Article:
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Having a lot of gardening tools and a small shed are opposites. In order to deal with this spatial scarcity issue it may be tempting to construct a new, bigger shed for storing all tools. Drawback is that this is quite an investment, both in time and money.

This instructable presents a multi-row hanger for gardening tools, which has successfully postponed work for replacing a small shed.

In the initial situation (no pictures available) all gardening tools were standing in line on a short 2 meter (79 inch) long shelf, on a small distance from the ground. As lots of tools were stored next to and on top of each other it wasn't always easy to pick a spade without letting the others fall off. The old design of the short shelf makes it appealing to extend the storage capacity by simply making the shelf longer. Consequently this approach invites to build a larger shed.

However, the problem can also be solved by a completely different design: stacking the tools in the other direction increases the storage density without really needing more space. This configuration is described in this instructable.

In the new situation (see pictures), a high mounted shelf with a number of scores allows overlapping of the hanging tools. Prerequisite is that the tools you want to suspend have a crosspiece handle at the end of the stick, in order to hook it onto the scored shelf. Other tools like rakes can also easily be suspended.

The design of the shelf is explained in more detail in Step 1. Suggestions for sharing benefits from this instructable are provided in Step 2.

Step 1: The Design of the Shelf

Average spade weight ranges from 1.4 to 2.0 kg (3.1 to 4.4 lb). Average rakes appear to be a bit lighter: 0.8 to 1.2 kg (1.8 to 2.6 lb). With a variety of different tools hanging, the shelf load quickly increases to 25 kg (55 lb) or more. The largest part of the forces are led to the backside of the shelf, supported by the shed wall. The front side of the shelf needs to be supported likewise in order to effectively carry the load. The support branches were cut in such a way that they move the shelf a little upwards, thus creating a slight incline towards the back wall, preventing the tools to slide off.

The whole support structure was made from used materials: the board and rail had been used for other purposes before. The supporting sticks were taken from willow trimmings, excellent and cheap construction material.  Using tree branches is optional, any other sticks will do as well. They give a nice look to the support structure, but who'll notice this in a garden shed?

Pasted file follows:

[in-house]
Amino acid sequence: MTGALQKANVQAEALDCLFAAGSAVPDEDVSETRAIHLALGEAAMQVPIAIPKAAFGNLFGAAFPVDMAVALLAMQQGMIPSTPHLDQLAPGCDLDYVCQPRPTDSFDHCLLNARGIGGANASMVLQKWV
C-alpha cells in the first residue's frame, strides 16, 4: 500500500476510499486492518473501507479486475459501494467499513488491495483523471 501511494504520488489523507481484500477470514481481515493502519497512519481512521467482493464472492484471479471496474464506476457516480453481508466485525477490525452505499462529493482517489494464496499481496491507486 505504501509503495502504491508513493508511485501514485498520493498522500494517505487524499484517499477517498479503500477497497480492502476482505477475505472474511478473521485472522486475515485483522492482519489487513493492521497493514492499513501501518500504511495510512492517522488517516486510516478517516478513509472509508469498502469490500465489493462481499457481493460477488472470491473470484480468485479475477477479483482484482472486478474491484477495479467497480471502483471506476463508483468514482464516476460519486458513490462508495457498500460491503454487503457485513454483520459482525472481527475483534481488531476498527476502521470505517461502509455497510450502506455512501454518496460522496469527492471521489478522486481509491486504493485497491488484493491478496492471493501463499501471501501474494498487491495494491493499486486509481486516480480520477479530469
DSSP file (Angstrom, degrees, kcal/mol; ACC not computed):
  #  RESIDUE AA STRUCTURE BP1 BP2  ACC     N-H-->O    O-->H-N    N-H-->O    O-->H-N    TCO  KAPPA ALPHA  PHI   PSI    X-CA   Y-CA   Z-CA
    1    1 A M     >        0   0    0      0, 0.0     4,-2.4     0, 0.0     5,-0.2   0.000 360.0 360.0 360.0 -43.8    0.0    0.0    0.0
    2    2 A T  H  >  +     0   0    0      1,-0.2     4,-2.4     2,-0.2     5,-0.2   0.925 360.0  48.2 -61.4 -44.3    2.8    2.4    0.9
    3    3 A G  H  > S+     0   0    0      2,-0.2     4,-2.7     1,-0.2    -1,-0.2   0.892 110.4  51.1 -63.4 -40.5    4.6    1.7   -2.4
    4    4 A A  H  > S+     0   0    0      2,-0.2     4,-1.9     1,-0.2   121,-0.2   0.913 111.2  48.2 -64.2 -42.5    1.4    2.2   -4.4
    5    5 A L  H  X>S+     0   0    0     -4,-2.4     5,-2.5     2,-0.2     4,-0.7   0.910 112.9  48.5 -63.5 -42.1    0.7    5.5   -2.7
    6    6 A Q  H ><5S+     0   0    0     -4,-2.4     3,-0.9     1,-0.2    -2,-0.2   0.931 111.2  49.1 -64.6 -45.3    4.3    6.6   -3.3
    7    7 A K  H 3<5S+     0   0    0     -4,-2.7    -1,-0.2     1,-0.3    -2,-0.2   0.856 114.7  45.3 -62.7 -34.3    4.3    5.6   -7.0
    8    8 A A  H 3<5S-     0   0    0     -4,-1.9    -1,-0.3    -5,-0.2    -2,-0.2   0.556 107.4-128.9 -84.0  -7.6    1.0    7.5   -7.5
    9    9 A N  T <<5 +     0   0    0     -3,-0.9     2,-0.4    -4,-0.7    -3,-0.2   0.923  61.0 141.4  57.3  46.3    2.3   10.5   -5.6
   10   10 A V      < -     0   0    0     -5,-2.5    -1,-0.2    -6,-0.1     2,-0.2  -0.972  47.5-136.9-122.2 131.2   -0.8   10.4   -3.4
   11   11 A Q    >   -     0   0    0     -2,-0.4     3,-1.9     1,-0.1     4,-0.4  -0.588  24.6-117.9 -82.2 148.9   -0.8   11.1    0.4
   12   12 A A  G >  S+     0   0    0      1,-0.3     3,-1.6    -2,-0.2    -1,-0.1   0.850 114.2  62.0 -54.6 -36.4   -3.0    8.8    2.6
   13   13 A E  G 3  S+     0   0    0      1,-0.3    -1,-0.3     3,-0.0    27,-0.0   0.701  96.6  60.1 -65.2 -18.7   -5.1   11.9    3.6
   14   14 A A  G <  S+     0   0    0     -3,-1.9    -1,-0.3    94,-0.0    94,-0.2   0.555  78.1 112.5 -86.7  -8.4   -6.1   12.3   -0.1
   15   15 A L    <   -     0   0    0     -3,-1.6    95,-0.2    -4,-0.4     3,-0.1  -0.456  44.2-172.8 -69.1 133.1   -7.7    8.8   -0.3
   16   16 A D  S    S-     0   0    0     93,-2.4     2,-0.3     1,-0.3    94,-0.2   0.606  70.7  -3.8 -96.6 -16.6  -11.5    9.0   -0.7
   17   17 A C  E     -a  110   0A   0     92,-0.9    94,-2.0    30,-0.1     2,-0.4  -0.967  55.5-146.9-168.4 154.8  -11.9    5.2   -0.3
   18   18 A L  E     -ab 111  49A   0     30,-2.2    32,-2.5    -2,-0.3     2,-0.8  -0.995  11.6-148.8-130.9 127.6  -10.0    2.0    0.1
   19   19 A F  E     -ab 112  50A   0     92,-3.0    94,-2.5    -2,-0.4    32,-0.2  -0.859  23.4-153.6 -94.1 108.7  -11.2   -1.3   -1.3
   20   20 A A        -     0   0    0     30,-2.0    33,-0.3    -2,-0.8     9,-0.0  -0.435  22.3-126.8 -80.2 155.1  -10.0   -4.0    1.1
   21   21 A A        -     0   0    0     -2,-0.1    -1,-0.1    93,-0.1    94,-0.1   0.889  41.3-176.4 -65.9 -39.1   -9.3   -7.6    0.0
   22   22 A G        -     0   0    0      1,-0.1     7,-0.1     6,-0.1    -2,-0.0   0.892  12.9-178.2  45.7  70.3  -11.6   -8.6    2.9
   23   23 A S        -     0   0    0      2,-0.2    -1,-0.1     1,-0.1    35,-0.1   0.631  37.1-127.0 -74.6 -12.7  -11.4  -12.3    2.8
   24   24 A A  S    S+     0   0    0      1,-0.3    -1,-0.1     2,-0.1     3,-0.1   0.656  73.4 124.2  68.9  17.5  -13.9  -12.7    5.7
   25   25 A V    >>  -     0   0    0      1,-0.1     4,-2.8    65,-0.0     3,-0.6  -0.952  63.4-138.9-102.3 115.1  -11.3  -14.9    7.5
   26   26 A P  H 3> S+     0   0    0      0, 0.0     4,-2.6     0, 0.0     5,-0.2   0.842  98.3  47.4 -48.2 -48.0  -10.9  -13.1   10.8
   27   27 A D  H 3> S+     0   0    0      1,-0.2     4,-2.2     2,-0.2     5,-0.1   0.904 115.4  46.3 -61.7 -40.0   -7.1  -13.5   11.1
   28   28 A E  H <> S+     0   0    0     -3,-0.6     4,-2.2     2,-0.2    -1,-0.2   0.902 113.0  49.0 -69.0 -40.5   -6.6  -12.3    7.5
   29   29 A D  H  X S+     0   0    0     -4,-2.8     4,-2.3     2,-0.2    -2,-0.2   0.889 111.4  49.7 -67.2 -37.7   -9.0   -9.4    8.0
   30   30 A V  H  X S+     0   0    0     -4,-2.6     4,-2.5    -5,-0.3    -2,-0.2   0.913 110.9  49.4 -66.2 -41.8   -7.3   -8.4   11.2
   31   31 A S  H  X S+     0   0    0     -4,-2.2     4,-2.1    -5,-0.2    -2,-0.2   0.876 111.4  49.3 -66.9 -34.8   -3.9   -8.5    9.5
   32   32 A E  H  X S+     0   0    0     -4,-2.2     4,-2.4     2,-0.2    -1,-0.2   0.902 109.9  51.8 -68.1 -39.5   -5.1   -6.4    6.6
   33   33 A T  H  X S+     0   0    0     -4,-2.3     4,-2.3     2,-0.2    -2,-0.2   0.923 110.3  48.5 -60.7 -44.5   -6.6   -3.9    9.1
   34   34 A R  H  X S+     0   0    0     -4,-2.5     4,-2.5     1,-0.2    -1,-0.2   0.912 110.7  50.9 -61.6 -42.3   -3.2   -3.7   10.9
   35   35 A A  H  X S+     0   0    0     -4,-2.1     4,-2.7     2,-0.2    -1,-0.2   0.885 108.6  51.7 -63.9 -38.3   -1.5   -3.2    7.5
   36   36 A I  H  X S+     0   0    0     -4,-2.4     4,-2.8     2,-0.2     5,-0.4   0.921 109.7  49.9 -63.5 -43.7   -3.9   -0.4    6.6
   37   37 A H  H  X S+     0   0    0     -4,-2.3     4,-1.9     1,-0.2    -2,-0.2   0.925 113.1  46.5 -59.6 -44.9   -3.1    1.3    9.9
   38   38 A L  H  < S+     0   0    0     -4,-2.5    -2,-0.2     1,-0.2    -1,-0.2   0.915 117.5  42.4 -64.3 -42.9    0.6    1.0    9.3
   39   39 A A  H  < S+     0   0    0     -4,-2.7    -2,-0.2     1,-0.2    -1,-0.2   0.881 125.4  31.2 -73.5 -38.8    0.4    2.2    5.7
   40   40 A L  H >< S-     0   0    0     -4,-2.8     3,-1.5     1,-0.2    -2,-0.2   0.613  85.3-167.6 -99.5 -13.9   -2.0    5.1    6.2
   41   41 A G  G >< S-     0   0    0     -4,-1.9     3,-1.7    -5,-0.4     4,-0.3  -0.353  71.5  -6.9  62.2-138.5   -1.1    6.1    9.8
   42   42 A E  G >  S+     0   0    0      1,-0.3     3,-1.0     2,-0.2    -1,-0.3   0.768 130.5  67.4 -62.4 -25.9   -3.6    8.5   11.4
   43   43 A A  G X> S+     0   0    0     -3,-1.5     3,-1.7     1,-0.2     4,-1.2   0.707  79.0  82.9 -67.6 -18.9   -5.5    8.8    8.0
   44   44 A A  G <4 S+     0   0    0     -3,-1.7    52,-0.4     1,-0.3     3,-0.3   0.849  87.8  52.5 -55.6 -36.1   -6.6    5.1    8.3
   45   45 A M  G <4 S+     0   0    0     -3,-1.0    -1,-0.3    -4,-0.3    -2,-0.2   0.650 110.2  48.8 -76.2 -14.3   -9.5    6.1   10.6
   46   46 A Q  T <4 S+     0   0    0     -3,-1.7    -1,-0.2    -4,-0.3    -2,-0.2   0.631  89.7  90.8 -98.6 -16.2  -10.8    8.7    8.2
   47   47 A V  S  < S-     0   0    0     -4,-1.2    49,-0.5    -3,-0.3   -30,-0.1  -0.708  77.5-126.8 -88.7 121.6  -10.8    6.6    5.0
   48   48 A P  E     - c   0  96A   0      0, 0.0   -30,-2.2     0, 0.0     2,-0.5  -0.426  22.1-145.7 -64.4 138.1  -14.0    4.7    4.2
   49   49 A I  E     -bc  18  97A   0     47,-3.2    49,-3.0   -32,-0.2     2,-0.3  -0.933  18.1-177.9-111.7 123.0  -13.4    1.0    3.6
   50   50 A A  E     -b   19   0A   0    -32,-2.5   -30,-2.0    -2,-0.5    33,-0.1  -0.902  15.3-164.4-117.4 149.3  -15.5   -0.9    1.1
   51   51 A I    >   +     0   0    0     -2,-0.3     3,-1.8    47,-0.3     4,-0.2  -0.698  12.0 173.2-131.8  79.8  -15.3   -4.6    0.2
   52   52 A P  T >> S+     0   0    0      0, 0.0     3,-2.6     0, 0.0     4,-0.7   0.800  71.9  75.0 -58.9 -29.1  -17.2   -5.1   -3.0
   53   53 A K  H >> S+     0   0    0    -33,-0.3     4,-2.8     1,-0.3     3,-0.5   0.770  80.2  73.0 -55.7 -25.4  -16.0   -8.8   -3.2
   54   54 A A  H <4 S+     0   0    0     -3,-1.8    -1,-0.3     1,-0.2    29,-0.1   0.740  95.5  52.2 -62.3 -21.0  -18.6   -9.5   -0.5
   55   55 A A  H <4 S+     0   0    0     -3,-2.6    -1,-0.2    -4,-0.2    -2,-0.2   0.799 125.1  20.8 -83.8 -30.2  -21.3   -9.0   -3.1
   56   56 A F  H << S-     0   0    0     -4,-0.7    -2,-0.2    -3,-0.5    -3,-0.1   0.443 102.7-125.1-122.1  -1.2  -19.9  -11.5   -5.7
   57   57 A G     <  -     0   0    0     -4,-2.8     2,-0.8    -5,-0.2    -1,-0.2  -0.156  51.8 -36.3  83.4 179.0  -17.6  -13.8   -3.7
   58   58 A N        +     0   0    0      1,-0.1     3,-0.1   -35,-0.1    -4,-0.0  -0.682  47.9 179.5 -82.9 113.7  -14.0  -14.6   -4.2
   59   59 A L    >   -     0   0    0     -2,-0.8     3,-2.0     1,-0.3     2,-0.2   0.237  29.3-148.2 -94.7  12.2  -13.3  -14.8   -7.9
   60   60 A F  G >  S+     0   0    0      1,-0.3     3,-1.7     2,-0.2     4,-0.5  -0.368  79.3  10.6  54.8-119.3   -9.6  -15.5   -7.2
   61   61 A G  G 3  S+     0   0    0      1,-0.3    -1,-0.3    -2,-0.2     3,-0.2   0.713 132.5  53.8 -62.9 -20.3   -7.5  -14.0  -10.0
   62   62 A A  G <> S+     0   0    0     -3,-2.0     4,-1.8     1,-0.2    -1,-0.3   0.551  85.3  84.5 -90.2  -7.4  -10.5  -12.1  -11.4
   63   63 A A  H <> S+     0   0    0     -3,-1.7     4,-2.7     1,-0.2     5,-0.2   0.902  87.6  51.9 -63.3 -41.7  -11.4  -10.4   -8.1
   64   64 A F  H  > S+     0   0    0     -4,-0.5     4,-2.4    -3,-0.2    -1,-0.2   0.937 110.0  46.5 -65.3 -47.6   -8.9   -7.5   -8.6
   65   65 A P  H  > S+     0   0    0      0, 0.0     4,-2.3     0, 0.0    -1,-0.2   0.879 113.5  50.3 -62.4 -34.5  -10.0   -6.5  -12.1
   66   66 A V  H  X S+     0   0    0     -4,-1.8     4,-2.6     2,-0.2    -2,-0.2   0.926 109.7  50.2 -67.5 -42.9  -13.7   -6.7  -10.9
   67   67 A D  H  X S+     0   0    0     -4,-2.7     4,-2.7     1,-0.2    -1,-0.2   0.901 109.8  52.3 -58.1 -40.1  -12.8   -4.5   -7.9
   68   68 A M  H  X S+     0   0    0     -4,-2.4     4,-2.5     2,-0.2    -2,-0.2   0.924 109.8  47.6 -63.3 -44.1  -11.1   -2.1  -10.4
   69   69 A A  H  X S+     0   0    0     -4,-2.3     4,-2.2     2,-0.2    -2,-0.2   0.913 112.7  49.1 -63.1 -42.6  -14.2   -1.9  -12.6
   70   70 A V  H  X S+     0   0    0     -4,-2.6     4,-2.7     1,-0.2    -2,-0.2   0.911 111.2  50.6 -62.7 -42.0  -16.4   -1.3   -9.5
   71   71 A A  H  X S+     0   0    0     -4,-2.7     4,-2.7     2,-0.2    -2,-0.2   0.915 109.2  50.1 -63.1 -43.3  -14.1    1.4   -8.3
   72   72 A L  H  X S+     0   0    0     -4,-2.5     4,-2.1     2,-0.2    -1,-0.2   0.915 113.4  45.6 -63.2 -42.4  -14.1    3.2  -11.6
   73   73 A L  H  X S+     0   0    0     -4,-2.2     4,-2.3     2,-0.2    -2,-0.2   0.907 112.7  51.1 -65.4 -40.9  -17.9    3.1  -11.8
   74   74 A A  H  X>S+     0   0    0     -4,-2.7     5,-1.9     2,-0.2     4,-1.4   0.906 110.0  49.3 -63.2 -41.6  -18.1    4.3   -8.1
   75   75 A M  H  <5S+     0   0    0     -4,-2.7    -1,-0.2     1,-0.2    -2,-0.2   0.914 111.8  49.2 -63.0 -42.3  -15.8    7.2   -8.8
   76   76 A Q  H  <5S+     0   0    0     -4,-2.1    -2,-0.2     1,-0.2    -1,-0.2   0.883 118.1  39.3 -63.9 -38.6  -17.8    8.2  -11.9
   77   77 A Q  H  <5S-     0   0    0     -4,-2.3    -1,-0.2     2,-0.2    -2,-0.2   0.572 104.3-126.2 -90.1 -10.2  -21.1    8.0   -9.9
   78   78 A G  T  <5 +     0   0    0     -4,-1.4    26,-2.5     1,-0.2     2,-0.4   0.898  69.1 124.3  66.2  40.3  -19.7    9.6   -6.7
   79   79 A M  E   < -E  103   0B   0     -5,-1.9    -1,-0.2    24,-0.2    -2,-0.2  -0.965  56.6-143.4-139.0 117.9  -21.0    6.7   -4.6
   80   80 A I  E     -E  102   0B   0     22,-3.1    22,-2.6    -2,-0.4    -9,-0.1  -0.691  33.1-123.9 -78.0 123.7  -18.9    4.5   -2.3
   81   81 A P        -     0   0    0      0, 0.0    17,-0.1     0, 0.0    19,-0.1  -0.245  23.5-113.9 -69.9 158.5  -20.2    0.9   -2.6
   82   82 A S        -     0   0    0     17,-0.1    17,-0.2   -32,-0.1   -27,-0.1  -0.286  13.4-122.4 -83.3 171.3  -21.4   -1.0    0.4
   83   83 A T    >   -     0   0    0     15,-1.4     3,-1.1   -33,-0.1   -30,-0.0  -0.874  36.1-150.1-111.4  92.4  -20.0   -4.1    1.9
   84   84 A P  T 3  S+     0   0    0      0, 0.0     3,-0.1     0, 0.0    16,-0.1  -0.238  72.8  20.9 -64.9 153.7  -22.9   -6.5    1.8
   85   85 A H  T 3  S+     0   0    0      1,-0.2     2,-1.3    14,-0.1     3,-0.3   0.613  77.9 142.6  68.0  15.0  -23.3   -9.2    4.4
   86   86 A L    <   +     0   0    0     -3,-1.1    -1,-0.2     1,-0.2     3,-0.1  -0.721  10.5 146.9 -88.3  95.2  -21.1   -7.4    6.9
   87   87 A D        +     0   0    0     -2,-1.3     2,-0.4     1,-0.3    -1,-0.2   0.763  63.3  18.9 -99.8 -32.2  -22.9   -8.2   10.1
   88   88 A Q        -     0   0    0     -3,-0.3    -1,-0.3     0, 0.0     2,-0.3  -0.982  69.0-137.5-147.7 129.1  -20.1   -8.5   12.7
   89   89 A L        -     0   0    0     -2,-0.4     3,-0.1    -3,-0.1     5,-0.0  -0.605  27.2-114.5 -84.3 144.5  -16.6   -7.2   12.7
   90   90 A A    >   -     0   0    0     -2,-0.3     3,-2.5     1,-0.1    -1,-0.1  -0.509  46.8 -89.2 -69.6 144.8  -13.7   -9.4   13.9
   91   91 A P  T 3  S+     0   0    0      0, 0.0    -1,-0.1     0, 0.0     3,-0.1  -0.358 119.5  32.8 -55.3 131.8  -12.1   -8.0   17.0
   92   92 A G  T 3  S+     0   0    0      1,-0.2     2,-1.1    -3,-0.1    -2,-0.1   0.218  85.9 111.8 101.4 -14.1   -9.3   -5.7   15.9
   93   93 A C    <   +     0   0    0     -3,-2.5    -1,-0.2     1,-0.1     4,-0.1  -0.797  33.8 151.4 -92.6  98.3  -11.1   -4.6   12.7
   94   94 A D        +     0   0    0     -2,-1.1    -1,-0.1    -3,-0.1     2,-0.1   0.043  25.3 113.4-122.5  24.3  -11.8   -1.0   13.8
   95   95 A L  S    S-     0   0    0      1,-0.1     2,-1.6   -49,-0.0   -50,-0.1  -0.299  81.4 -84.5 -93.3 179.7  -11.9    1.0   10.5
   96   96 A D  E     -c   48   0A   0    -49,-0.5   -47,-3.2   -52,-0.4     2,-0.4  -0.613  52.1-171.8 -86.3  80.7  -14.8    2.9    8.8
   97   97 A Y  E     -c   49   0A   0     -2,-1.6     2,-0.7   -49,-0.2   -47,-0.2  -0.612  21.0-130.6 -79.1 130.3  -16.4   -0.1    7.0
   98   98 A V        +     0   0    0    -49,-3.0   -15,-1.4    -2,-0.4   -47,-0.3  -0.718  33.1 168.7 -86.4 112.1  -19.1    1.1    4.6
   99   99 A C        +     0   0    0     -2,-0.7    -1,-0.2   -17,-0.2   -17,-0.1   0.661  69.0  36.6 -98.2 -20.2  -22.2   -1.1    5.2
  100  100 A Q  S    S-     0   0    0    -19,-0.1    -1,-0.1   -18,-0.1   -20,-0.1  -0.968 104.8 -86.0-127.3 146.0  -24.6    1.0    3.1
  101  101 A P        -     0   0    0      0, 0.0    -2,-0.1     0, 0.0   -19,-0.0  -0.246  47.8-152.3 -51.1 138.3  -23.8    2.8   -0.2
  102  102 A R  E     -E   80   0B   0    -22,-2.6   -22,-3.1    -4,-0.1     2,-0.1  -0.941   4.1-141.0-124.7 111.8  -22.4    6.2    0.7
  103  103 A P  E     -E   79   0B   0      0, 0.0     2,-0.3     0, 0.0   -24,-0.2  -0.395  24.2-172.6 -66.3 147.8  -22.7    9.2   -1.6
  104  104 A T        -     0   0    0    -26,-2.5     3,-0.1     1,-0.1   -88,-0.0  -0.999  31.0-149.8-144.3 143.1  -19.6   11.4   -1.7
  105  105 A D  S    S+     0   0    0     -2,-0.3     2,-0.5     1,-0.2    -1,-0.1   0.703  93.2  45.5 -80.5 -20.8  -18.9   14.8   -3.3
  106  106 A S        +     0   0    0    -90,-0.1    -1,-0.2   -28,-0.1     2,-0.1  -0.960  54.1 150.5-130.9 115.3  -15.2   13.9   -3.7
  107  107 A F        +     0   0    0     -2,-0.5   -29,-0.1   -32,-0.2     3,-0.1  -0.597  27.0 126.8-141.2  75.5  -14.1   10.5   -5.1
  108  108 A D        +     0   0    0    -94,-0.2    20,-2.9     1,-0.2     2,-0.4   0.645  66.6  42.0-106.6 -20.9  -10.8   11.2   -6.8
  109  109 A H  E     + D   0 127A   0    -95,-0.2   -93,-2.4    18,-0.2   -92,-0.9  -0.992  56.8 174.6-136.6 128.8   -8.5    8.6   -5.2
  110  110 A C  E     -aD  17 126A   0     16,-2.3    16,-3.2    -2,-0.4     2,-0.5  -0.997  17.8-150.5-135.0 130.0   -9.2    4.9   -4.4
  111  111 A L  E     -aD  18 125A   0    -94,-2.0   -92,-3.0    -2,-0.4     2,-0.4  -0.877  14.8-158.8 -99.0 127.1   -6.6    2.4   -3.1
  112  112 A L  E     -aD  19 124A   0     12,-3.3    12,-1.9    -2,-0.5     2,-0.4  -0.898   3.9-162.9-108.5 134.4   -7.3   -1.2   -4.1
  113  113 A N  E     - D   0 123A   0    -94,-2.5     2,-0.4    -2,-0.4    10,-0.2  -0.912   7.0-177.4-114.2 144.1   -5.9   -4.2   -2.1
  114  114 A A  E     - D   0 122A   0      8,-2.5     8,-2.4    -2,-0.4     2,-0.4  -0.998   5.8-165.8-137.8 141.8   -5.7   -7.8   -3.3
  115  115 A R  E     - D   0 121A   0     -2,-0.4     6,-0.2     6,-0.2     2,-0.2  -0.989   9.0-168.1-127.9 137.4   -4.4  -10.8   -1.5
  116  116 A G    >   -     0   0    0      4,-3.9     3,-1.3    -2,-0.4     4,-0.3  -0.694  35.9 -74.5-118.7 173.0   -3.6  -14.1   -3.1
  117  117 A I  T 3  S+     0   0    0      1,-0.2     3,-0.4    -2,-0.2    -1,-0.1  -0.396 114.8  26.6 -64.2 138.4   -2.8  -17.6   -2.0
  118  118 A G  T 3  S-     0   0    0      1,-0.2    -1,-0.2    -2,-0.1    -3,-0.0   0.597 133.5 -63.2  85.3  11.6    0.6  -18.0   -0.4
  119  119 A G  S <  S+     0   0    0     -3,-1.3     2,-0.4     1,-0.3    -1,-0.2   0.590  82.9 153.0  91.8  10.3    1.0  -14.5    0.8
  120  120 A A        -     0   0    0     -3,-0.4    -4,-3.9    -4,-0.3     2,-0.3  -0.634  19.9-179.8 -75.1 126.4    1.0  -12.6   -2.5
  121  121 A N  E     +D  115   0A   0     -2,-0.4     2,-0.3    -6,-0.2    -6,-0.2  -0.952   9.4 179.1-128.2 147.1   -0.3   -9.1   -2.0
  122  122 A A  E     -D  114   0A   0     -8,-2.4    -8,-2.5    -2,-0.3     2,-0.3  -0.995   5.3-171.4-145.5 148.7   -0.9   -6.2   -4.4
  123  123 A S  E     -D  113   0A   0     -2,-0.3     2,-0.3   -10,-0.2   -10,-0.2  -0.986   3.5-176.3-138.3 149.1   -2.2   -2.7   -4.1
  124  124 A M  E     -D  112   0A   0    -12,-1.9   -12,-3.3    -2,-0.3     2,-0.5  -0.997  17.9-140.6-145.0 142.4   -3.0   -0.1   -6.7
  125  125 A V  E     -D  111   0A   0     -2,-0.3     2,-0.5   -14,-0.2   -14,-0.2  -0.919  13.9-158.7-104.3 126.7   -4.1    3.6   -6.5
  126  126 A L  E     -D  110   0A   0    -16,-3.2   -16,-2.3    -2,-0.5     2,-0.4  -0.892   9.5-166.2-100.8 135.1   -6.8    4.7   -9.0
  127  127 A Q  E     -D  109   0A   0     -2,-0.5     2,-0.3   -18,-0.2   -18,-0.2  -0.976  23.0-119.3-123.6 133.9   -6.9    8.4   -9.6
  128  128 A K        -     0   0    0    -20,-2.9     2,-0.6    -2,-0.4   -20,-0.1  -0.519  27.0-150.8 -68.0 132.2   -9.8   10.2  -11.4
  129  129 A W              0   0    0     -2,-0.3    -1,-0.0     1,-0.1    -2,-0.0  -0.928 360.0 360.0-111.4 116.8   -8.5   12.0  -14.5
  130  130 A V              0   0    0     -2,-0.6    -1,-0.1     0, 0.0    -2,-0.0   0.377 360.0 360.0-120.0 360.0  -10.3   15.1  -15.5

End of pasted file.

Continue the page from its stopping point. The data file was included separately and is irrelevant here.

Step 2: License and Sharing Benefits

The concept described in this instructable is made available through a Creative Commons Attribution license (CC BY, http://creativecommons.org/licenses/by/3.0)

As stated above, the concept in this instructable has successfully postponed work for replacing a small shed by a larger one. In that sense it already has brought benefits. If those benefits are also experienced by others a small share of them (for example 1% of the estimated avoided investment sum) would be welcomed as a financial contribution. See the author page at https://www.instructables.com/member/openproducts for contact details.

Commercial use of the concept described here is possible at no costs provided that the name of the author of this instructable, ‘openproducts’ is mentioned, preferably including a reference to this instructable. For other arrangements send a Private Message through the instructables member page (https://www.instructables.com/member/openproducts)

If this design infringes any rights then refer to Article 28 in the Terms of Service (https://www.instructables.com/tos.html).
What a beautiful and clever design! <br> <br>I wish my tools had those kinds of handles, but this design will work well enough for most of my tools to be stored like your iron rakes. It sure beats buying lots of hardware to store them. Thanks for the tip!
great idea, and the use of the willow branches adds a nice rustic look to the setup

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Bio: Openproducts' focus is on design of new products and on innovative approaches towards improving existing products. Also, quick fixes and on-the-fly repairs are documented here ... More »
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